At the time of expulsion from Sicily, the Jewish community in Sicily dated back to early Roman times, and they were relatively untroubled on the island until the acceptance of the Crown of Aragon in Sicily in 1412. A great number of Jews had reached Sicily after Pompey's 63 BC sacking of Jerusalem.
After the enslavement under Roman rule, Jews in Sicily eventually assimilated into society, working in professions such as philosophy, medicine, artisanal pursuits, and farming.
The exact number of Jews in Sicily at the time of expulsion is not certain, However, some have put the number of Jewish refugees at 36,000. Also, in 1492, it is known the Jewish populations of Palermo, Messina, and several other cities were considerable, and that there were Giudeccas, or Jewish settlements, in over 50 places in Sicily, ranging in anywhere population from 350 to 5,000. At their height, Jewish Sicilians probably constituted from five to eight percent of the island's population.
Muslims had ruled much of the Iberian Peninsula since the first invasion in 711. By the late Middle Ages, Christian kings had begun to wage war on the Moors and recapture some of the peninsula. After the marriage of Ferdinand II of Aragon to Queen Isabella I of Castile, the Moors were finally forced out of Granada in 1492, completing the so-called Reconquista of the Iberian Peninsula.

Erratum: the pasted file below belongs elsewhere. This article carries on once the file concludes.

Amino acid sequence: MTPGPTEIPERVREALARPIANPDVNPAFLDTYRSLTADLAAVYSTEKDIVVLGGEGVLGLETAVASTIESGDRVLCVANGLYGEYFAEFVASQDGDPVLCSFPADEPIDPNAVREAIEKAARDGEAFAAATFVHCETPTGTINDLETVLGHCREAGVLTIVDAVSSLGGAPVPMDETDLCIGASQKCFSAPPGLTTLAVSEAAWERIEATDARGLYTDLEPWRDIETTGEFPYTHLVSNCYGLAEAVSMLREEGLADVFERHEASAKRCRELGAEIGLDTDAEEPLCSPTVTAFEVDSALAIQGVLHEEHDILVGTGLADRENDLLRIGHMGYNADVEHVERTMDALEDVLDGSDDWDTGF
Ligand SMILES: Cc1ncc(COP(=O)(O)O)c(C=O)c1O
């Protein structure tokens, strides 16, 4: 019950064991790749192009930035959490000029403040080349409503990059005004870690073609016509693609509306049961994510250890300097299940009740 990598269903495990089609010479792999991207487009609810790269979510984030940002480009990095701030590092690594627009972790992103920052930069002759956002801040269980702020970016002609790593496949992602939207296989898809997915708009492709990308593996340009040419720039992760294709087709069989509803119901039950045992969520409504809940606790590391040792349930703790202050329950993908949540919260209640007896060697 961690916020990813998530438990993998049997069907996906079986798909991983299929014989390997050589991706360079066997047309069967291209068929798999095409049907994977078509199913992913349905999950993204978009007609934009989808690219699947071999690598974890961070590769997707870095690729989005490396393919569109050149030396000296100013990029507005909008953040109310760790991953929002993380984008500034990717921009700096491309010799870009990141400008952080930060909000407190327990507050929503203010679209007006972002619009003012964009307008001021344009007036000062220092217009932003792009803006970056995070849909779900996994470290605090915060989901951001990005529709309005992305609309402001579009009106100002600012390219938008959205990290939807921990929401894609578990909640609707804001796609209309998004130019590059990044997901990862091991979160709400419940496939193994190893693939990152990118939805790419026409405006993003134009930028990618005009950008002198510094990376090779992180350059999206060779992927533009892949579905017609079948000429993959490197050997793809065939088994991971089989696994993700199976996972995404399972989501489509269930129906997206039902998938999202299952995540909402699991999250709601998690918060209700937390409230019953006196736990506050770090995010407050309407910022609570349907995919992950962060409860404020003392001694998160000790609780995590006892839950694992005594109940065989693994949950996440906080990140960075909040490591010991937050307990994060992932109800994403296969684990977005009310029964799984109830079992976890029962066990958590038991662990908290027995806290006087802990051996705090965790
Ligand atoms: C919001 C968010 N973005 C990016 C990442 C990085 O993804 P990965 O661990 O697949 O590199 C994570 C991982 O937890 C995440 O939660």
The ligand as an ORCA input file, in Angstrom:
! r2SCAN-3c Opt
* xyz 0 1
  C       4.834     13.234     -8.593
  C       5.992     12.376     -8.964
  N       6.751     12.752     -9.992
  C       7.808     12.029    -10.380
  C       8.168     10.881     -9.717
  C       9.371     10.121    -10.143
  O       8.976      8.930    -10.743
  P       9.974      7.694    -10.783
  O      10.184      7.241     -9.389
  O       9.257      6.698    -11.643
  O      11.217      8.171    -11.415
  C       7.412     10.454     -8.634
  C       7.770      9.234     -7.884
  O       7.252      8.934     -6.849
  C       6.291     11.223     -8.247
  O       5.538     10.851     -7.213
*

In 1479 Sicily and Malta came under Aragonese rule. In 1492, as part of an attempt to maintain Catholic orthodoxy and purify their kingdom of Moorish influence, Ferdinand and Isabella ordered the forced expulsion or conversion of all Jews on pain of death. The date of the expulsion was extended from 18 September 1492 to 12 January 1493, in order to allow the extortion of opportunist tax levies.
Many Sicilian Jews fled to the neighboring mainland of Calabria, where the Spanish InquisitionIt wasn't the Inquisition. caught up with them again fifty years later. Not all of the Sicilian Jews departed. A small number of Sicily's Jewish community converted to Catholicism and remained on the island. 
The great part of the Sicilian Jewish community fled to the Ottoman Empire, especially to what is since the twentieth century Greece, Cyprus and Turkey. They were well received there. The settlements of these Jews were in Greece and Turkey were large enough great to build their own congregations and to print books.
The Jews have never returned en masse to Sicily. However, in 2005, for the first time since the Expulsion, a Passover seder was conducted in Sicily (in Palermo), held by the Milanese progressive Rabbi.